Feb 20 2015 Published by drugmonkey under Postgraduate Training
What are your program's standards for GRE percentiles and GPA?
That is, what would be the minimum score that would be essentially unremarkable, and require no other compensating attributes, to justify an invitation to interview?
48 responses so far
Speaking for a master's program here.
GPA: 3.0 for clear admission. Anything below that gets a proverbial red flag.
GRE: We require students take it, but we evaluate them very much on a case by case basis. When I show the scores to the reviewing committee, I show each subsection individually, and highlight precentiles below the 50th percentile as a red flag.
no GPA or GRE requirements....only a pulse and minimal respiration rate requirement.
Yeah, a GPA of 3.0 and above from a school I've heard of and a combined GRE above 50% is enough for a serious look-see. Our program admits directly into a lab, so the due diligence is a little more PI-dependent. I honestly think some kids, particularly Americans, think they need to be much more distinguished to get into graduate school. Not so.
For a PhD program in most of the departments in top 25 US medical school:
GRE: >50% in at least one section (overall average is often 3.0
In my university, the best source of thinking, competent labour are the undergraduates that are considering medical school. Their GREs are >90% on most of the sections and GPA>3.8. They will work with you for 1-2 years, when they take MCATs. I found it much easier to train and work with them, than PhDs.
Should we call it 'the race to the bottom of intelligence' in the PhD track?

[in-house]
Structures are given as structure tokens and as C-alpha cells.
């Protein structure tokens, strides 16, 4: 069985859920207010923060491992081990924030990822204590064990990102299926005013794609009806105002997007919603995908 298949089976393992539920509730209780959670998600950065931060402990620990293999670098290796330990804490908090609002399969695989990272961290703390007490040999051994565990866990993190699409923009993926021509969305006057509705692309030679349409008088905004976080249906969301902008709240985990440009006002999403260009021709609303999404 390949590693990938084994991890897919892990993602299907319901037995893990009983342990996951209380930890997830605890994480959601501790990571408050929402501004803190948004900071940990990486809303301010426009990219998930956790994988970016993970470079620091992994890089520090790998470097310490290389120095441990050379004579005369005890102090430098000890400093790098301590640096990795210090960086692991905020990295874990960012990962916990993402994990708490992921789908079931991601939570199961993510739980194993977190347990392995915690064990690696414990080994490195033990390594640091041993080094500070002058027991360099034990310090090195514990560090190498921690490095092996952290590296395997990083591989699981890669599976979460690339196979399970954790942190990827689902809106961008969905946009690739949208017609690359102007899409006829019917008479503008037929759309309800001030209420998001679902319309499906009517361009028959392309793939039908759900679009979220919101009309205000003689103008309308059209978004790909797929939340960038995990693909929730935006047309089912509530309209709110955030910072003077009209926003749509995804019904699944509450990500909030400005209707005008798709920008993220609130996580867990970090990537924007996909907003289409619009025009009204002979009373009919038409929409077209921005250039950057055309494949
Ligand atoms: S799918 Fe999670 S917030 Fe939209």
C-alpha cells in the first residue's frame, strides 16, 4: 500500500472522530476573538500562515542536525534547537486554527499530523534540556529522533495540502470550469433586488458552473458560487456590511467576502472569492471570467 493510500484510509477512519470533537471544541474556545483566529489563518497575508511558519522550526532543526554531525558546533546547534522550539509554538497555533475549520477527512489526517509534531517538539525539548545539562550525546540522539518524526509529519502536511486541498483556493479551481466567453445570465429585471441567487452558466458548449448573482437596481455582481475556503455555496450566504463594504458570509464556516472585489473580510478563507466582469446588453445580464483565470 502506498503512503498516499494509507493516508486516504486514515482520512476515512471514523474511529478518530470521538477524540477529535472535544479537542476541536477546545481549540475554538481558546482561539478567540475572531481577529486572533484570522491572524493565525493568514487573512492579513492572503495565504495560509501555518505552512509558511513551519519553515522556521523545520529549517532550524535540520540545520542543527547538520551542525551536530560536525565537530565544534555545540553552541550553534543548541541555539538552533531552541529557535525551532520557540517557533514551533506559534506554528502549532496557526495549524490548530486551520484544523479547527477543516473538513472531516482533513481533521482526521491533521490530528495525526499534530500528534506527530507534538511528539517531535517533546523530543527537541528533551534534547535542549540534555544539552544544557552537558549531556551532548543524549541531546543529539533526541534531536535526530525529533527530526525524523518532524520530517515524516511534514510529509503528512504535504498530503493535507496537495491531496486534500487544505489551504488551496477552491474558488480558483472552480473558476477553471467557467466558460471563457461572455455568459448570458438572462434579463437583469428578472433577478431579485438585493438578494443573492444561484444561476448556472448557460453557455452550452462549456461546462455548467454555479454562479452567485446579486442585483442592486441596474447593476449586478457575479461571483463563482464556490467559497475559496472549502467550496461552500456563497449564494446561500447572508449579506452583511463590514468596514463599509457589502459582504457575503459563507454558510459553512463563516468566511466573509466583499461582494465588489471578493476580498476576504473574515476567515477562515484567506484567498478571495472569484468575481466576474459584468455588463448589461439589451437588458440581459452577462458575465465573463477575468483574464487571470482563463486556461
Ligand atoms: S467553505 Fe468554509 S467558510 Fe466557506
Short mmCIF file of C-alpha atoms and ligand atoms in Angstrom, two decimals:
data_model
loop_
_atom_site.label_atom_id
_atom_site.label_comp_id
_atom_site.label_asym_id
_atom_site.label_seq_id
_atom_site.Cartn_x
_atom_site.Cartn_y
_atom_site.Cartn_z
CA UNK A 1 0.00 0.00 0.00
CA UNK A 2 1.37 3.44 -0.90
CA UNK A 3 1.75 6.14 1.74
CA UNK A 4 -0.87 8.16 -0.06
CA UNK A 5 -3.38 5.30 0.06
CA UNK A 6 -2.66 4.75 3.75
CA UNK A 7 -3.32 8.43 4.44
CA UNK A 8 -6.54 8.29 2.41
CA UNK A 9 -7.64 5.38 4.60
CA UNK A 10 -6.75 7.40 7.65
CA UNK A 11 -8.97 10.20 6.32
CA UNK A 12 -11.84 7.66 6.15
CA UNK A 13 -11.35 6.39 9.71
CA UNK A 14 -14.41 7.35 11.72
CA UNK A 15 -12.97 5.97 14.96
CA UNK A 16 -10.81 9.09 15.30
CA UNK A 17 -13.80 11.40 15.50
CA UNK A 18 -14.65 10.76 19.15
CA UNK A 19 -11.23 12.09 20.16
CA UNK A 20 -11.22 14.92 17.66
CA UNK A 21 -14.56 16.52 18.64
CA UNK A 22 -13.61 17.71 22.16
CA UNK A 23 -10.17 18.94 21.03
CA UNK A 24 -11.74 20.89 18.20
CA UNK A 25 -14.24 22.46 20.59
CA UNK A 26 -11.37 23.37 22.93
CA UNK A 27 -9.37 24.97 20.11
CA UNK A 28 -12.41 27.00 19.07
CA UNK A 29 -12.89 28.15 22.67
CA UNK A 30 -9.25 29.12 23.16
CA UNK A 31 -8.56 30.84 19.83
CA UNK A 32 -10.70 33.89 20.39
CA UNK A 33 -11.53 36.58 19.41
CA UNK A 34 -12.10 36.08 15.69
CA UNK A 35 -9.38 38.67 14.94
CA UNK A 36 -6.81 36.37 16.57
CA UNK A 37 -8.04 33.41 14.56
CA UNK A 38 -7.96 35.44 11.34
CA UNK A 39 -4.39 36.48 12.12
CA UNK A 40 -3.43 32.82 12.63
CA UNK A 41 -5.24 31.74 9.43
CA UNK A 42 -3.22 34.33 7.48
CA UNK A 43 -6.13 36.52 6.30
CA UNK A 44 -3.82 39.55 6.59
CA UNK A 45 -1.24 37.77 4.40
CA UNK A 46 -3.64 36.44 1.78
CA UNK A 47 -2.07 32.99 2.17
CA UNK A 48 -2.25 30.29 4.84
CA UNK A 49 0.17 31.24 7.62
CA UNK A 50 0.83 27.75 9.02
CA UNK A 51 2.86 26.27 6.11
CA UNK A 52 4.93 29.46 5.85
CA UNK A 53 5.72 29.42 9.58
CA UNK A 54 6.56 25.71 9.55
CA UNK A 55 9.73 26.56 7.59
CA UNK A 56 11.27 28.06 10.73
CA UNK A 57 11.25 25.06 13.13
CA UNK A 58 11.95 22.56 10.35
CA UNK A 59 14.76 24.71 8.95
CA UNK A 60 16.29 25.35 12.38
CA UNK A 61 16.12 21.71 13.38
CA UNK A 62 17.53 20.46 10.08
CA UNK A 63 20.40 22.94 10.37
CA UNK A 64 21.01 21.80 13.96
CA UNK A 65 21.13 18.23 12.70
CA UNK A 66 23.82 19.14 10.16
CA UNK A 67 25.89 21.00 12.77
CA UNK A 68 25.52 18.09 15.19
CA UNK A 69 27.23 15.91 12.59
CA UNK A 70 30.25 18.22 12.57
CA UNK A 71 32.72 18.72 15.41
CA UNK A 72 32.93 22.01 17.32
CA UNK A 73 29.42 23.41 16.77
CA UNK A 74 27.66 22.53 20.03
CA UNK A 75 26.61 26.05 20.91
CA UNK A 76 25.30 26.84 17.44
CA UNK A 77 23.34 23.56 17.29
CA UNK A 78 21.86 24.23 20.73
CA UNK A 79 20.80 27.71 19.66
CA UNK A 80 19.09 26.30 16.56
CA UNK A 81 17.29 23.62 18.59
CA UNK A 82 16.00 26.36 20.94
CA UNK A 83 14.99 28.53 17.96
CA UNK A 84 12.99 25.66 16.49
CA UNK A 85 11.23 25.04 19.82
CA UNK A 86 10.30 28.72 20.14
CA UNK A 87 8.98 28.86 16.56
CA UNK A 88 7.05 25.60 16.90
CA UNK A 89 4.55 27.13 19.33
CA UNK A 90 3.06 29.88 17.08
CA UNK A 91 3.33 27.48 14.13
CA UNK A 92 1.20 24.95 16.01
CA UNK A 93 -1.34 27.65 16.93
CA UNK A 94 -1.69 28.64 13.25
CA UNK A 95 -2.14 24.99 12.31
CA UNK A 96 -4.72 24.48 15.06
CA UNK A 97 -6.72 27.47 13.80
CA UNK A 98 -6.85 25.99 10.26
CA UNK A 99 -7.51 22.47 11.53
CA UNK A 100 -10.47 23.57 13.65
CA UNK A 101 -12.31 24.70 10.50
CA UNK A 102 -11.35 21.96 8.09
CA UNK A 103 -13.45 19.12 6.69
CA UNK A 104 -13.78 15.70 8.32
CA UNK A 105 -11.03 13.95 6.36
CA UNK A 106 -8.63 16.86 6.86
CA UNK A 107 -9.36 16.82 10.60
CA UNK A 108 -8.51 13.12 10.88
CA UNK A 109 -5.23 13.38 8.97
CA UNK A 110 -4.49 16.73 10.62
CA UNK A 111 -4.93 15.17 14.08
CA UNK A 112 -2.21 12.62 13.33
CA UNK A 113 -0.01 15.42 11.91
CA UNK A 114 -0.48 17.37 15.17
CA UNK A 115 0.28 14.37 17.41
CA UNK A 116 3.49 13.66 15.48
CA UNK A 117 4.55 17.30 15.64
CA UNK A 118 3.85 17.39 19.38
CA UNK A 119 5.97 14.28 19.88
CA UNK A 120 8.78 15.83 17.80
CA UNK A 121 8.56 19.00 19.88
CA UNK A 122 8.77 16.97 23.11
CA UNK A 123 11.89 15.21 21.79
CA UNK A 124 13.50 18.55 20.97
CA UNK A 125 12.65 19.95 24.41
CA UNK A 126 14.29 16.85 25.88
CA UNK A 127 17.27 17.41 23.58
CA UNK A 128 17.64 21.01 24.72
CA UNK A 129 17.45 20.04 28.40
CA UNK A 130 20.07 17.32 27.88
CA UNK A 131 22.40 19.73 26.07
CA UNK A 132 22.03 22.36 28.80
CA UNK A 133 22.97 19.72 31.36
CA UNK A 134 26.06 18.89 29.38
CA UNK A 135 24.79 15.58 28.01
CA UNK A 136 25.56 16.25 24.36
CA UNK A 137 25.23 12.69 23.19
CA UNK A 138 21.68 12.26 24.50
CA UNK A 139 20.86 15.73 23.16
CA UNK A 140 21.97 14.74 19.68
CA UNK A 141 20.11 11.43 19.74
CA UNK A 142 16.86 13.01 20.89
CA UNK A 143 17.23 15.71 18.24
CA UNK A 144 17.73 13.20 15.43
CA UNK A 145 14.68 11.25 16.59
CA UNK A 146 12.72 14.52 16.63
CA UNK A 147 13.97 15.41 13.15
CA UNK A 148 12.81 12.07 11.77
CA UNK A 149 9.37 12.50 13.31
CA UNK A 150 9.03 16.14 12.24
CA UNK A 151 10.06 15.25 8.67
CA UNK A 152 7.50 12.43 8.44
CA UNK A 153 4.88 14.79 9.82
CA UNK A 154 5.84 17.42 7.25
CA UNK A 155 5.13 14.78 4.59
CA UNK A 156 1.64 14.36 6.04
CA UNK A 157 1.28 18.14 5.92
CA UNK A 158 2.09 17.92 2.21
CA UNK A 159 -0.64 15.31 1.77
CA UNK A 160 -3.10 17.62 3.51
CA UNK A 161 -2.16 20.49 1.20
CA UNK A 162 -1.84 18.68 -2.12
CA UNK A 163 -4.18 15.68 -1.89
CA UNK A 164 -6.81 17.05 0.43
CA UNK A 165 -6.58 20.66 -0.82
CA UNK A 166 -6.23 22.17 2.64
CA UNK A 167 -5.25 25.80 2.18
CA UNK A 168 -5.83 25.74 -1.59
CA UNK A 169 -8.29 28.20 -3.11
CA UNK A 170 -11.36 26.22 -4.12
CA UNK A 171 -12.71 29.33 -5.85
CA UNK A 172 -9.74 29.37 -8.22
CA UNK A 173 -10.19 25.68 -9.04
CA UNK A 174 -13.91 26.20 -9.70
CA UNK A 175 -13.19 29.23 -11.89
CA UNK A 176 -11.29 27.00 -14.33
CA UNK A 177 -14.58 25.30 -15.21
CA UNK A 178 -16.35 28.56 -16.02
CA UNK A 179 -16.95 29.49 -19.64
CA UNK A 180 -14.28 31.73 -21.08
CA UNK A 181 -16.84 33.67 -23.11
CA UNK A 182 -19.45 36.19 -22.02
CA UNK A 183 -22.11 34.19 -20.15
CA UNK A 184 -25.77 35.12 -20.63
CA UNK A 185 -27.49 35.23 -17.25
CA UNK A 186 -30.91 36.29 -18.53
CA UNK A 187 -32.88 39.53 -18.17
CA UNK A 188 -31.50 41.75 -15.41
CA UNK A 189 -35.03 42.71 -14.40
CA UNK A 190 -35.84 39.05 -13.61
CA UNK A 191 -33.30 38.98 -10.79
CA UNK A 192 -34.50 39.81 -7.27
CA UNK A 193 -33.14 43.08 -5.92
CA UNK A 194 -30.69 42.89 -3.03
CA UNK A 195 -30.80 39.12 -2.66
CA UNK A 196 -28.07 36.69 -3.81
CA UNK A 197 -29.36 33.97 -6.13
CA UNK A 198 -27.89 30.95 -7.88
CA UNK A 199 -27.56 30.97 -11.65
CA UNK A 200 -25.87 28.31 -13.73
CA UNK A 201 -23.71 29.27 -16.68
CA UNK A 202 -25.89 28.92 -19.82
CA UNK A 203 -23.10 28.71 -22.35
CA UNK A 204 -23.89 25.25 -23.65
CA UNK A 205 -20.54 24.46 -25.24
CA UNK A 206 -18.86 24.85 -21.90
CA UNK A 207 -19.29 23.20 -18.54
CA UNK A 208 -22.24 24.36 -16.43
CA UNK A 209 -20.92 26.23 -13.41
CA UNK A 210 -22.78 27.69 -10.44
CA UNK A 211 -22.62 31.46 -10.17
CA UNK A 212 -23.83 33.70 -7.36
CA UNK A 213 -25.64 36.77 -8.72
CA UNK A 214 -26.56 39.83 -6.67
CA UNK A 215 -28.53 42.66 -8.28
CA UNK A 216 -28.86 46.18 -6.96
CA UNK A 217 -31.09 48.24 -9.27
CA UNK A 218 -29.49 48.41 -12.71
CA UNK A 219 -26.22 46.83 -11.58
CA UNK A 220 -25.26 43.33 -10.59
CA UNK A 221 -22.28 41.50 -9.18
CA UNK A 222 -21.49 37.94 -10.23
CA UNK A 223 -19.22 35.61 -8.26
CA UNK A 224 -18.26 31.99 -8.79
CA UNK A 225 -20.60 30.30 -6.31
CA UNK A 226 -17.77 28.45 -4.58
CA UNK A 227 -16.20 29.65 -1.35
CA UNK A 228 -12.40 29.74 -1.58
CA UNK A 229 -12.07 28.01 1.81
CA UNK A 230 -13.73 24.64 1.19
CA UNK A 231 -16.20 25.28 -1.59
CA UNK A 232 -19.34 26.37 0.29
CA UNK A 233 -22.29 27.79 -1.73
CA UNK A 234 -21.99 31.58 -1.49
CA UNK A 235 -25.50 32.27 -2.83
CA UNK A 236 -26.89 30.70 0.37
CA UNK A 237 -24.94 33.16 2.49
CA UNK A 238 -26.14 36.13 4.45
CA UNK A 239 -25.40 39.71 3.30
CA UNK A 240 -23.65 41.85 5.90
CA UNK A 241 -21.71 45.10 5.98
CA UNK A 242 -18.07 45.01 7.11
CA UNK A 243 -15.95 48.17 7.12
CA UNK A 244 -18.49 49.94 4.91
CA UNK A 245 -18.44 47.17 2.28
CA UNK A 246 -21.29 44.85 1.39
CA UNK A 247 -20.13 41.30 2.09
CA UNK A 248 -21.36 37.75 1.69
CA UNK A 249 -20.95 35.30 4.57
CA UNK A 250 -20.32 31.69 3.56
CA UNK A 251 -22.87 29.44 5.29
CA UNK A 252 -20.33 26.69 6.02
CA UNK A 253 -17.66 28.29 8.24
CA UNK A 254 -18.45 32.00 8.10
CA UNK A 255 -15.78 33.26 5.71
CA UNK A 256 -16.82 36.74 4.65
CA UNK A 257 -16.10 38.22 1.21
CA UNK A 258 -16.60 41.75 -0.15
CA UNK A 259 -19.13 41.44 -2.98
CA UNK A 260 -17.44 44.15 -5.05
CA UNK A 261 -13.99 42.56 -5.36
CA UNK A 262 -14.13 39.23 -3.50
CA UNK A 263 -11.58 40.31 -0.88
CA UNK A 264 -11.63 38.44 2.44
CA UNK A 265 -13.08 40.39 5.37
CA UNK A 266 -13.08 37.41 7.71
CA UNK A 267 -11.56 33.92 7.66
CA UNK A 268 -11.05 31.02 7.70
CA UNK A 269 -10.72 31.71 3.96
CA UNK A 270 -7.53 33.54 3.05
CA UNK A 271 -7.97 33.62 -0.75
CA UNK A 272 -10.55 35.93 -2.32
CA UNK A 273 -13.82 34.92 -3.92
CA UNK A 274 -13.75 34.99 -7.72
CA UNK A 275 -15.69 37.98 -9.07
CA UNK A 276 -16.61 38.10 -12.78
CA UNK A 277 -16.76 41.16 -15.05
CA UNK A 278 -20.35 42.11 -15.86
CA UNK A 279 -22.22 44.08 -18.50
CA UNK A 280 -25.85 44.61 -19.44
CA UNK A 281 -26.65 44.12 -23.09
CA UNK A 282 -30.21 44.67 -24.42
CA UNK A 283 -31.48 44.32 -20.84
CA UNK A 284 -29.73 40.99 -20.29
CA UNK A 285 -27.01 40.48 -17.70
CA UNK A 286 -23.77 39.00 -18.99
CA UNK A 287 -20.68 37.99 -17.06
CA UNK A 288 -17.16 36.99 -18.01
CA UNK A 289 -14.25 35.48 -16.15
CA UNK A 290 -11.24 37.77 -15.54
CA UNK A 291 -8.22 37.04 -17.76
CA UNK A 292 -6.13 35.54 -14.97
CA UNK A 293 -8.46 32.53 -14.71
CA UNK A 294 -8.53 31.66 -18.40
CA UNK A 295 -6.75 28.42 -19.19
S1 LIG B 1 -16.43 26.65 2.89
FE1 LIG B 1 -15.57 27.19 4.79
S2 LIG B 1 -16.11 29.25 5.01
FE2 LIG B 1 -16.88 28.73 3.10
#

You should ask the same question in 5 years.
No GRE (unreliable) and grades in the top 25% of graduates (GPA's are unreliable).
No strict requirements, but I'd say they have to have above 80th percentile on the quantitative GRE to be considered for our computer science program. Being American also helps.
I personally was rejected from all but 1 of the grad programs I applied to, despite perfect GRE scores. I think it was because my undergrad GPA was a bit low (3.15ish) and I was applying to top-10 programs.
For Ph.D., minimum requirements are a GPA > 3.0 and GRE scores (we just require students to take them). Ours is a direct admit, so there's a ton of variability beyond the minimum requirements.
My program doesn't have strict minimums. Research experience is the main criterion (with accompanying letters of recommendation). GPA's are almost always >3.0, but we take where the student obtained their Bachelor's into account and look at the transcripts for science and math grades. We require the GRE, but it's the least important criterion.